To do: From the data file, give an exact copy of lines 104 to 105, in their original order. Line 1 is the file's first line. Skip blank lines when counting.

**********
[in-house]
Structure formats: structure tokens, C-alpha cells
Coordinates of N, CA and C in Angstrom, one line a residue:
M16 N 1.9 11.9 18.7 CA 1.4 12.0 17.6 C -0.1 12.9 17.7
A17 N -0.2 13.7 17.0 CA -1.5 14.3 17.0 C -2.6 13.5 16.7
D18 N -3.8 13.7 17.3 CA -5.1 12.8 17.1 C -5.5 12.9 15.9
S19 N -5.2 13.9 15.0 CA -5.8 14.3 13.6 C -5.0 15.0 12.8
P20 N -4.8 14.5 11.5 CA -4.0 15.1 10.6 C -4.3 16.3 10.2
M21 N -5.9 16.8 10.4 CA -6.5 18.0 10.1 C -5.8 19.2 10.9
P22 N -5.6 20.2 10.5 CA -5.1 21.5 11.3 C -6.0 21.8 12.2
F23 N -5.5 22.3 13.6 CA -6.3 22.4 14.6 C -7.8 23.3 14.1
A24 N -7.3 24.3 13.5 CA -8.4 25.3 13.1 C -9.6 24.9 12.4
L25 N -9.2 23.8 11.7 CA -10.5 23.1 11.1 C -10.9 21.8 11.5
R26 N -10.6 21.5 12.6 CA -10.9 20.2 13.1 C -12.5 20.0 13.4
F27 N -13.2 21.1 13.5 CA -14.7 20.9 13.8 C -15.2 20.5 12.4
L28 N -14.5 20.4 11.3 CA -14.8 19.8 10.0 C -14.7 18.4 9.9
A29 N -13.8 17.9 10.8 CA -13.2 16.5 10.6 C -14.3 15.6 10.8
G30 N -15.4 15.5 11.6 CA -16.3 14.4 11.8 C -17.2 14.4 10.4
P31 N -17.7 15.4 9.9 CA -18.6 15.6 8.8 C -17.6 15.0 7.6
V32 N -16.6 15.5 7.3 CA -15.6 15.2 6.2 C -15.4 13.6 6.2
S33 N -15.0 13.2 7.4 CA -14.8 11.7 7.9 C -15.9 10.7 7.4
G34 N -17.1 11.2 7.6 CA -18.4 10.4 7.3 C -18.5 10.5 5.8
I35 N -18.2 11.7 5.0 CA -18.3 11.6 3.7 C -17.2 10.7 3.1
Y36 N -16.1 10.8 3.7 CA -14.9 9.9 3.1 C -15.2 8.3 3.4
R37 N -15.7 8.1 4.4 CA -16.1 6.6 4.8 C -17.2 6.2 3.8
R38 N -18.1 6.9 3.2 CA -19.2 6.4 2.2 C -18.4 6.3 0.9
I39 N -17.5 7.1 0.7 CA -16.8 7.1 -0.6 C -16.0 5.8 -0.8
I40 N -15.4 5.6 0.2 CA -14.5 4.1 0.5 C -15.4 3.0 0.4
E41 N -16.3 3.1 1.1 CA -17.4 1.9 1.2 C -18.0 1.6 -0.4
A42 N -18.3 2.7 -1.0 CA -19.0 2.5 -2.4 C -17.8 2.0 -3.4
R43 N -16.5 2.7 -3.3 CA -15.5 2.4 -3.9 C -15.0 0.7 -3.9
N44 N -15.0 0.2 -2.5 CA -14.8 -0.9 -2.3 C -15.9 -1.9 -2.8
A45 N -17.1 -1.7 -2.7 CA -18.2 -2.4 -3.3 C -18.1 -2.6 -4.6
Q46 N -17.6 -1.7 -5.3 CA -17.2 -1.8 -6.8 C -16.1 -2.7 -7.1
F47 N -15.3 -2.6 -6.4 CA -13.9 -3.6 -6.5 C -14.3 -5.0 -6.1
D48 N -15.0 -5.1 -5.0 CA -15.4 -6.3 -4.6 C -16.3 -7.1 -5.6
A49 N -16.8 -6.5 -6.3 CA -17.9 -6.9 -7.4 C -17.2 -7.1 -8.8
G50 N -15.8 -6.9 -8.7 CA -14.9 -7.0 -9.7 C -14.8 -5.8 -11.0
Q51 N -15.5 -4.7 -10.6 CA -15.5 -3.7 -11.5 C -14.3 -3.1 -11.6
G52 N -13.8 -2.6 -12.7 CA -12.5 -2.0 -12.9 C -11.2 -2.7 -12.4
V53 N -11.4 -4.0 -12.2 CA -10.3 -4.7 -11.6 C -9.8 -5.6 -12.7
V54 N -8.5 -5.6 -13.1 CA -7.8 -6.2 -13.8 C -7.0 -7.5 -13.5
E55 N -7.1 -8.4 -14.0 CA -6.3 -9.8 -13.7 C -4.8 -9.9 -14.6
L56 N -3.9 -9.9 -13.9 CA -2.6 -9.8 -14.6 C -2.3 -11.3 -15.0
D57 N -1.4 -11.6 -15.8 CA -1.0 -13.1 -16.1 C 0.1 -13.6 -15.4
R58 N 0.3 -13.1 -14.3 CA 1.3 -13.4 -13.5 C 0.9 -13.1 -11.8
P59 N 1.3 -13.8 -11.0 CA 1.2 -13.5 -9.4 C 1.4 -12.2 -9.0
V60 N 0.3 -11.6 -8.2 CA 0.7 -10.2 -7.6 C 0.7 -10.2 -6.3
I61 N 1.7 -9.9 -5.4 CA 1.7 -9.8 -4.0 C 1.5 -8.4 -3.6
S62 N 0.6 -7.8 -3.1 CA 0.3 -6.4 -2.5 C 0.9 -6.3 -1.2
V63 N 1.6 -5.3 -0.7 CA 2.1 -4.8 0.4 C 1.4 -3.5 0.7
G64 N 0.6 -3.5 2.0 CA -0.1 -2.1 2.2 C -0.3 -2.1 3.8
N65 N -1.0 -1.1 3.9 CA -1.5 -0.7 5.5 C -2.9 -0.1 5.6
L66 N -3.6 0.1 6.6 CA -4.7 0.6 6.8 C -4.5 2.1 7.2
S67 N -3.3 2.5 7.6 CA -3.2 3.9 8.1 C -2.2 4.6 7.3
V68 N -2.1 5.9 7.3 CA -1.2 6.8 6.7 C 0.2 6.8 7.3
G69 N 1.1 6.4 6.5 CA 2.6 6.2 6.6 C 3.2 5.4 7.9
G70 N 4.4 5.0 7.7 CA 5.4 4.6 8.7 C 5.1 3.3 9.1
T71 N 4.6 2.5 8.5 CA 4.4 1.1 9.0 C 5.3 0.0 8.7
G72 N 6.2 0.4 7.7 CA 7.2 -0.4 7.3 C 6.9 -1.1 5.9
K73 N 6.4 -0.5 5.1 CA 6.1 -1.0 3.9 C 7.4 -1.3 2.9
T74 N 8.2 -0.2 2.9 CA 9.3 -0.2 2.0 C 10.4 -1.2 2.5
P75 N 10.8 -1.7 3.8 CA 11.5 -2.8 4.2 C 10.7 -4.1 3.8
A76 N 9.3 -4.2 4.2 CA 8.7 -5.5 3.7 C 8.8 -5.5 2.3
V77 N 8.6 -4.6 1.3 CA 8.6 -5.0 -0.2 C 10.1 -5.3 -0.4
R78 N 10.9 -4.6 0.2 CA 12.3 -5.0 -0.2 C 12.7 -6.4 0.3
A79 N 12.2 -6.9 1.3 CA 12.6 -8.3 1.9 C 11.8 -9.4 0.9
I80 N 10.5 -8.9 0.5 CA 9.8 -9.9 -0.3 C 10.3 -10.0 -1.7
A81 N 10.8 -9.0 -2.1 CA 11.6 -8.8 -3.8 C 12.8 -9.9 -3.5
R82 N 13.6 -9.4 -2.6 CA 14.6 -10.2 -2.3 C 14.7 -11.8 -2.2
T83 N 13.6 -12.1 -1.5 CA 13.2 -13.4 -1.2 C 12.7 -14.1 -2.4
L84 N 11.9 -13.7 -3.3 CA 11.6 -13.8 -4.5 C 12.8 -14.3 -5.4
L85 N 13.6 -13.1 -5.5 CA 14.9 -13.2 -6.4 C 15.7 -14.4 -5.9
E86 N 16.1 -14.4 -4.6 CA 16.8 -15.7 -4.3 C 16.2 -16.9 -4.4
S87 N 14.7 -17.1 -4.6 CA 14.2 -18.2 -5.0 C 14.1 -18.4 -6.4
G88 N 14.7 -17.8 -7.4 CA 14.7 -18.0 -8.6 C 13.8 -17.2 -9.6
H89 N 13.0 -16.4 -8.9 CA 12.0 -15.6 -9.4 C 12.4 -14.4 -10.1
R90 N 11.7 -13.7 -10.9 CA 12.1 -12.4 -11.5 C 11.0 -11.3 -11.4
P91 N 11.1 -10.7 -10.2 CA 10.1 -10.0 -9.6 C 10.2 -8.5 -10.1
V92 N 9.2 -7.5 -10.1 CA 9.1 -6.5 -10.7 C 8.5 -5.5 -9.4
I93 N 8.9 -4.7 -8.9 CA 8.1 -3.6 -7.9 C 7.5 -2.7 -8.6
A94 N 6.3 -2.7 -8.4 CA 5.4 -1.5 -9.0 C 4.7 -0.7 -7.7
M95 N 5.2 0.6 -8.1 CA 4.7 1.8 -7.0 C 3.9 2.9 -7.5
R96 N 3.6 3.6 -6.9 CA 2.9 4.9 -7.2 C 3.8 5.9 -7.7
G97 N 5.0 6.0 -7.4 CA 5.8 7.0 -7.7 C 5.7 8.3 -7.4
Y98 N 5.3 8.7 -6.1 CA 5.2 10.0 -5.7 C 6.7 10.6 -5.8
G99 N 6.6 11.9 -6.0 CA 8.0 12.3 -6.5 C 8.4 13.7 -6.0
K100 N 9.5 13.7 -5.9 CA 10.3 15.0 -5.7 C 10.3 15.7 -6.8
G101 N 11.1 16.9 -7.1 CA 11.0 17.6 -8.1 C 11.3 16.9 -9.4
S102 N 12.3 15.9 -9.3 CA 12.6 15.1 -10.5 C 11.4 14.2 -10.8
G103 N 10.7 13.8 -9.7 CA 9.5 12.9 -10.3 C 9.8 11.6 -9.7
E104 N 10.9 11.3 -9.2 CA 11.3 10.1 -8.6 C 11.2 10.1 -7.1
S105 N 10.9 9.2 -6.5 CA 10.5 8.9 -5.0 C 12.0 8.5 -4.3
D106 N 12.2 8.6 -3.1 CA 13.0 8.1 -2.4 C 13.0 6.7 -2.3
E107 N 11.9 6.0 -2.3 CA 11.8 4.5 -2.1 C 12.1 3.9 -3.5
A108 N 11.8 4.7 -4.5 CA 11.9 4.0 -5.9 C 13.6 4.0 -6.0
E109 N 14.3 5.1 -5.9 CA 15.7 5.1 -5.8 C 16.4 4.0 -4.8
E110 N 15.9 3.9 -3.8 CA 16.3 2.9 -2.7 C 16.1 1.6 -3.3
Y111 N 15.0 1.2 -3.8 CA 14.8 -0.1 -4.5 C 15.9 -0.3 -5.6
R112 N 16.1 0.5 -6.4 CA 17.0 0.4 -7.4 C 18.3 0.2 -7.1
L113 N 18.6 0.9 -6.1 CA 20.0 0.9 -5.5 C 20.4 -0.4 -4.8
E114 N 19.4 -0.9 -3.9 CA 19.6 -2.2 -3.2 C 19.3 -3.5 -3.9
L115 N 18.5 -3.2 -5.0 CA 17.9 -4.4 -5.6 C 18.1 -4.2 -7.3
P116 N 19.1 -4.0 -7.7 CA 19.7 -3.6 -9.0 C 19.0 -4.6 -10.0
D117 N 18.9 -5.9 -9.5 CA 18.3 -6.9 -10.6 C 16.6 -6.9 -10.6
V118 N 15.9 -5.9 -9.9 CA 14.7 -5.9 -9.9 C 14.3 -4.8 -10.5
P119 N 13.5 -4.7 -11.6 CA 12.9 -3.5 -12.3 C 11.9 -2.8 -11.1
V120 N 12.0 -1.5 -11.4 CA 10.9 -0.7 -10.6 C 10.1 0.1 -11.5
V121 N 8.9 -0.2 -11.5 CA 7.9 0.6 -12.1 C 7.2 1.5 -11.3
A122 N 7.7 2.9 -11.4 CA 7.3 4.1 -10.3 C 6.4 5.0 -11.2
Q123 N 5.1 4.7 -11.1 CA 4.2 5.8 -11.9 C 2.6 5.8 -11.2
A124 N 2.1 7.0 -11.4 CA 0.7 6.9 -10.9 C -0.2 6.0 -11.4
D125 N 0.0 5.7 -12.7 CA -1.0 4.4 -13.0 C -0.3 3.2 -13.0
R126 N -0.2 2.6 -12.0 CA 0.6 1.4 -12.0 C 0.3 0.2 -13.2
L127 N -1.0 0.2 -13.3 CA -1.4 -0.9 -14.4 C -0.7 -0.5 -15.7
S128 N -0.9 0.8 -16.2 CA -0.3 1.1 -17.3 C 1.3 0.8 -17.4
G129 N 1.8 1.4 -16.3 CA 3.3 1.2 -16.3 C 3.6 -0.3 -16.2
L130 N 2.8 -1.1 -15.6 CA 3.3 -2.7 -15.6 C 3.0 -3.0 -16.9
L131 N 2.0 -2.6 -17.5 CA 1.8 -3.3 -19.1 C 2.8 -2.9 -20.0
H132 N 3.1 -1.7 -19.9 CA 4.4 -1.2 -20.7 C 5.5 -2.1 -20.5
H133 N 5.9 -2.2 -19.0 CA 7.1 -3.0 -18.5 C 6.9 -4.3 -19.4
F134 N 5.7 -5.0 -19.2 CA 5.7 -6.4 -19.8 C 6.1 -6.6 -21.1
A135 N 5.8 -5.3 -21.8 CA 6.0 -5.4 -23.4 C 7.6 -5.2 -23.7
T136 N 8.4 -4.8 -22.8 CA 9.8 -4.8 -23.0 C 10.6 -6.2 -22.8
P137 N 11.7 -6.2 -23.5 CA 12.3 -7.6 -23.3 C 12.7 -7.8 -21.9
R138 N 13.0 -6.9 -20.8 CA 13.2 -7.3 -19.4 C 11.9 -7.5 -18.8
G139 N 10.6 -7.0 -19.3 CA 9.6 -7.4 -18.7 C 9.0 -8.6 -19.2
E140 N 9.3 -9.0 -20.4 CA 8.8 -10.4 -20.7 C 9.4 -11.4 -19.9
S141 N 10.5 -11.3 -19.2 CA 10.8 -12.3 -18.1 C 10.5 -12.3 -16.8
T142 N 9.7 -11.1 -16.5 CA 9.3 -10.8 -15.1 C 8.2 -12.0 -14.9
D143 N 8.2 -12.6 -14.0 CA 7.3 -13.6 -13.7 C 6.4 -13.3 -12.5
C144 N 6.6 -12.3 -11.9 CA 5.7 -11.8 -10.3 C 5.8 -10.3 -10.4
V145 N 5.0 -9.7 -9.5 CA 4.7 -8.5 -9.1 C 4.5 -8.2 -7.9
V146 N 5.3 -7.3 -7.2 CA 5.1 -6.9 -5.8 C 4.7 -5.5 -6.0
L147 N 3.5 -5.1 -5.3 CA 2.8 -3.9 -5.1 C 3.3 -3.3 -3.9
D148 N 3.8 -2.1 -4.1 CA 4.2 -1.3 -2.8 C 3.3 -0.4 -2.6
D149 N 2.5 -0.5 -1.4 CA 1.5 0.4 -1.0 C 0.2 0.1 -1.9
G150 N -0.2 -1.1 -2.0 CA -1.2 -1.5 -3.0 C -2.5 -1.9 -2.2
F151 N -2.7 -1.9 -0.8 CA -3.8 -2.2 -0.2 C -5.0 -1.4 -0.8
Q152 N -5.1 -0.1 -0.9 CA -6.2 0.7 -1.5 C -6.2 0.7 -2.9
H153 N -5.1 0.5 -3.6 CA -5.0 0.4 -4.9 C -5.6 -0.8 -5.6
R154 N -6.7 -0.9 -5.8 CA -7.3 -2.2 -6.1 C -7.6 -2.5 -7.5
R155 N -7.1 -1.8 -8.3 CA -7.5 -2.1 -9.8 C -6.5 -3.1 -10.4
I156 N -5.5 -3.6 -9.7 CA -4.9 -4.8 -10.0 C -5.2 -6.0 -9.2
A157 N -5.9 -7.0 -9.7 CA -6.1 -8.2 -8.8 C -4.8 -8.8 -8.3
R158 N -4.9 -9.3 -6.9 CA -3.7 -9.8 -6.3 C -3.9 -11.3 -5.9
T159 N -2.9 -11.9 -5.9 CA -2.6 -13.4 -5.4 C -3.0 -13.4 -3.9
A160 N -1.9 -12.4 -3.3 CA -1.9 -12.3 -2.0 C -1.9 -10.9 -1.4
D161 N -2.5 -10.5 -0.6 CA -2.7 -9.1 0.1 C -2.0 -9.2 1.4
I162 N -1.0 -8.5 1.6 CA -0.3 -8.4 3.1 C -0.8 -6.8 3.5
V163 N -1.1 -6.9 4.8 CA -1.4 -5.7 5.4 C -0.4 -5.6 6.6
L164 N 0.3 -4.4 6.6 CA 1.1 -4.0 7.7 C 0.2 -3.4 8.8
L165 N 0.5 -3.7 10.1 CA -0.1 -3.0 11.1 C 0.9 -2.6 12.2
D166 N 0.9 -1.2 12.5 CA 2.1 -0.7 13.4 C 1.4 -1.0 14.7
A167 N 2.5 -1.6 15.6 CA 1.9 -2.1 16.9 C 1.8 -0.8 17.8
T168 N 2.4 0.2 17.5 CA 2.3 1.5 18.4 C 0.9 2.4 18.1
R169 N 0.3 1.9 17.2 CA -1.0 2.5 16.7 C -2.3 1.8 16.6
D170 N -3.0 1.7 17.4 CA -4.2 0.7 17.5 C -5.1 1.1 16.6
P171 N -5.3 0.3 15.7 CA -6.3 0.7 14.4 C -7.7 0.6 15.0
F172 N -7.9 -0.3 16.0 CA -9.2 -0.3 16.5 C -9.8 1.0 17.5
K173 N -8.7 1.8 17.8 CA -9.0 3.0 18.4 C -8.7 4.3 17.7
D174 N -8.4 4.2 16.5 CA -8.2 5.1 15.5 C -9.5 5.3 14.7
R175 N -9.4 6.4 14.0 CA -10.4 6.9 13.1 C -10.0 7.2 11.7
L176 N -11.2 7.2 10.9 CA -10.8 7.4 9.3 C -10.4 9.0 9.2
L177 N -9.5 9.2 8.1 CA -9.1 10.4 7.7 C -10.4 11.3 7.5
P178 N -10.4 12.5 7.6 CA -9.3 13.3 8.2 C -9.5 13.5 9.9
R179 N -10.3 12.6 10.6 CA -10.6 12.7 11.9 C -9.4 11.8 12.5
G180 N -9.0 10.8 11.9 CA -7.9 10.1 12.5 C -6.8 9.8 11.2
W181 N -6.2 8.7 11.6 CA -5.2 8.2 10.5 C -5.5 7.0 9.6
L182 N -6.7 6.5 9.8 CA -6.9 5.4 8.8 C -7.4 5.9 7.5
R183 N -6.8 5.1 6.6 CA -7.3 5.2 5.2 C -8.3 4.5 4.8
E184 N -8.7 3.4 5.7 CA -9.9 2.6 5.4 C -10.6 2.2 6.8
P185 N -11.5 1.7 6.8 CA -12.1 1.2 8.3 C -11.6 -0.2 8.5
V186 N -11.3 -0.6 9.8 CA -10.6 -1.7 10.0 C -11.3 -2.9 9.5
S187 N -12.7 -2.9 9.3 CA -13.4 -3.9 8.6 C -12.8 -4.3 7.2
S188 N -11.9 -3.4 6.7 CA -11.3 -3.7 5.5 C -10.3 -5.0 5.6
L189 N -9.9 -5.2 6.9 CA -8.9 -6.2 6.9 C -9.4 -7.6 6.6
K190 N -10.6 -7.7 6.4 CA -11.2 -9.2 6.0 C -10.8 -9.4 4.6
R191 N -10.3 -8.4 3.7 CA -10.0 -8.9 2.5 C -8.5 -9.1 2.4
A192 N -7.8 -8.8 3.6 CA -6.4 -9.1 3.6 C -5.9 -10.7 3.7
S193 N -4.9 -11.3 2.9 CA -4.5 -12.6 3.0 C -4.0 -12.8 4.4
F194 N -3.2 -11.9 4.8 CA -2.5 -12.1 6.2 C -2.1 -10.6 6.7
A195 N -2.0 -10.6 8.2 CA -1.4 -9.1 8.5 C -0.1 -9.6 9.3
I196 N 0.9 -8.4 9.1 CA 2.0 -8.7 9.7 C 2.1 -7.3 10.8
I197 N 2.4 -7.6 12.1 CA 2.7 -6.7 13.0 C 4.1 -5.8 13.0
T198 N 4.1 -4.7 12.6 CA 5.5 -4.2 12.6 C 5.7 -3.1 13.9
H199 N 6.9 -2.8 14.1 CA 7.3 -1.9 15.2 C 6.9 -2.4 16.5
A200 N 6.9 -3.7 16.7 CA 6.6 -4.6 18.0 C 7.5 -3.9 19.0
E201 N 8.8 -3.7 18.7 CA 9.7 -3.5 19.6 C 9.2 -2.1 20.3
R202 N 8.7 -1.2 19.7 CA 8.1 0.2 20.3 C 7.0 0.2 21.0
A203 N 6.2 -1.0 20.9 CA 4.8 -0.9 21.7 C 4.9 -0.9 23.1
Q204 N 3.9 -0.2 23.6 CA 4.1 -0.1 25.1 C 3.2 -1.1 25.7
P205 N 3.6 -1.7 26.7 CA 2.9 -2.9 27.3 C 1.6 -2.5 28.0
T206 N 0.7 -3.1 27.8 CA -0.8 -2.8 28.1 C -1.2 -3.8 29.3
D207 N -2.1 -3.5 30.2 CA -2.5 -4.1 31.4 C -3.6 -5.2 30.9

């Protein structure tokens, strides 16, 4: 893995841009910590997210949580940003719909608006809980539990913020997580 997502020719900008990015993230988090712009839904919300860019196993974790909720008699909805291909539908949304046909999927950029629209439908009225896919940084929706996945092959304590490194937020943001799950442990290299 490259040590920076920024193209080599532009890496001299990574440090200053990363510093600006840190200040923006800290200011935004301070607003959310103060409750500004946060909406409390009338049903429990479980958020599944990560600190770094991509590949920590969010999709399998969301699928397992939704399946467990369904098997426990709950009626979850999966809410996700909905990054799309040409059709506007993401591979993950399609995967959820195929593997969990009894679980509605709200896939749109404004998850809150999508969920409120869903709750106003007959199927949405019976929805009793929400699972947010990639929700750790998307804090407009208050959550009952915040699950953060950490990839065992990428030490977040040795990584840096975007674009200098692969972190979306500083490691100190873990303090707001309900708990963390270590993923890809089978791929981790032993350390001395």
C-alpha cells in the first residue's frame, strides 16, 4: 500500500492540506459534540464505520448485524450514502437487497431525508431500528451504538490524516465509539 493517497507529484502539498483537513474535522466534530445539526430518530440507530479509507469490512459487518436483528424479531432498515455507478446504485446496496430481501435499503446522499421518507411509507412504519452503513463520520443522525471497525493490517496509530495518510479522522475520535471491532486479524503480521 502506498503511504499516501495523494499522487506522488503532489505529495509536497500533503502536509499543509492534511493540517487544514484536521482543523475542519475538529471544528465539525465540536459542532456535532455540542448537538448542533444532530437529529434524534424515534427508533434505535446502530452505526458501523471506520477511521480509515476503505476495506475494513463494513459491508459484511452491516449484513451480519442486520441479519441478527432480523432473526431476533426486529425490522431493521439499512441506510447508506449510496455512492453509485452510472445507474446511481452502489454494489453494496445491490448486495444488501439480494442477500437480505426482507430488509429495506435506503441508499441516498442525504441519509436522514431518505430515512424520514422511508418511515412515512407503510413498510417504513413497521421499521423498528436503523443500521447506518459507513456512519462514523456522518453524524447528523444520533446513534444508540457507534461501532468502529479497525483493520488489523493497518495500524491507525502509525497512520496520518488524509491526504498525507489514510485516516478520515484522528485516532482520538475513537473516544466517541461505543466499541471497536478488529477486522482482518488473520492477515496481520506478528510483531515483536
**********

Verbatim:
P116 N 19.1 -4.0 -7.7 CA 19.7 -3.6 -9.0 C 19.0 -4.6 -10.0
D117 N 18.9 -5.9 -9.5 CA 18.3 -6.9 -10.6 C 16.6 -6.9 -10.6